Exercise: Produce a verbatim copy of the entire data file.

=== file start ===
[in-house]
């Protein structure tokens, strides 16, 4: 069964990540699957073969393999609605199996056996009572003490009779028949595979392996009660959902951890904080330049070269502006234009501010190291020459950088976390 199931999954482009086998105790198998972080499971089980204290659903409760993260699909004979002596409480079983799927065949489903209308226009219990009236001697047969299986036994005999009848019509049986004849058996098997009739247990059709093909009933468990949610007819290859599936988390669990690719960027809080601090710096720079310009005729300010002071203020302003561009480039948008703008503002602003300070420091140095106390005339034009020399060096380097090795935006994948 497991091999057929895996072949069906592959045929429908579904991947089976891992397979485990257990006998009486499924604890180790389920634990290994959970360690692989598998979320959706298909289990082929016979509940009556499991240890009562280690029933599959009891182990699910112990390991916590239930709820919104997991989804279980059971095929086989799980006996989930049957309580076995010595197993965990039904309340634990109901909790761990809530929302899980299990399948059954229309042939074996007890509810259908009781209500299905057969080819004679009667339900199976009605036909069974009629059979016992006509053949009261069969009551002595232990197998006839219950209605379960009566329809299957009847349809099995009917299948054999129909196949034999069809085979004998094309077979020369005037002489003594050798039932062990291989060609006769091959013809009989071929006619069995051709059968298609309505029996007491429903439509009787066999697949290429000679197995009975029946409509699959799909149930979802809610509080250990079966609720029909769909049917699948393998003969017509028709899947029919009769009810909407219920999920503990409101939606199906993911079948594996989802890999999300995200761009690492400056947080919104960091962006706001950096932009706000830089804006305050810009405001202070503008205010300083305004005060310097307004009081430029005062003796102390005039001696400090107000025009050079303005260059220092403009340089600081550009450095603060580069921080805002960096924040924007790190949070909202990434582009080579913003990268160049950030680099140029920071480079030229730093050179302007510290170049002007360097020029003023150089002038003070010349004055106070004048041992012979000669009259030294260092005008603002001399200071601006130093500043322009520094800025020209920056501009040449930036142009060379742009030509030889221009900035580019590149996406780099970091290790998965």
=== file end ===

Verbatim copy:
[in-house]
């Protein structure tokens, strides 16, 4: 069964990540699957073969393999609605199996056996009572003490009779028949595979392996009660959902951890904080330049070269502006234009501010190291020459950088976390 199931999954482009086998105790198998972080499971089980204290659903409760993260699909004979002596409480079983799927065949489903209308226009219990009236001697047969299986036994005999009848019509049986004849058996098997009739247990059709093909009933468990949610007819290859599936988390669990690719960027809080601090710096720079310009005729300010002071203020302003561009480039948008703008503002602003300070420091140095106390005339034009020399060096380097090795935006994948 497991091999057929895996072949069906592959045929429908579904991947089976891992397979485990257990006998009486499924604890180790389920634990290994959970360690692989598998979320959706298909289990082929016979509940009556499991240890009562280690029933599959009891182990699910112990390991916590239930709820919104997991989804279980059971095929086989799980006996989930049957309580076995010595197993965990039904309340634990109901909790761990809530929302899980299990399948059954229309042939074996007890509810259908009781209500299905057969080819004679009667339900199976009605036909069974009629059979016992006509053949009261069969009551002595232990197998006839219950209605379960009566329809299957009847349809099995009917299948054999129909196949034999069809085979004998094309077979020369005037002489003594050798039932062990291989060609006769091959013809009989071929006619069995051709059968298609309505029996007491429903439509009787066999697949290429000679197995009975029946409509699959799909149930979802809610509080250990079966609720029909769909049917699948393998003969017509028709899947029919009769009810909407219920999920503990409101939606199906993911079948594996989802890999999300995200761009690492400056947080919104960091962006706001950096932009706000830089804006305050810009405001202070503008205010300083305004005060310097307004009081430029005062003796102390005039001696400090107000025009050079303005260059220092403009340089600081550009450095603060580069921080805002960096924040924007790190949070909202990434582009080579913003990268160049950030680099140029920071480079030229730093050179302007510290170049002007360097020029003023150089002038003070010349004055106070004048041992012979000669009259030294260092005008603002001399200071601006130093500043322009520094800025020209920056501009040449930036142009060379742009030509030889221009900035580019590149996406780099970091290790998965």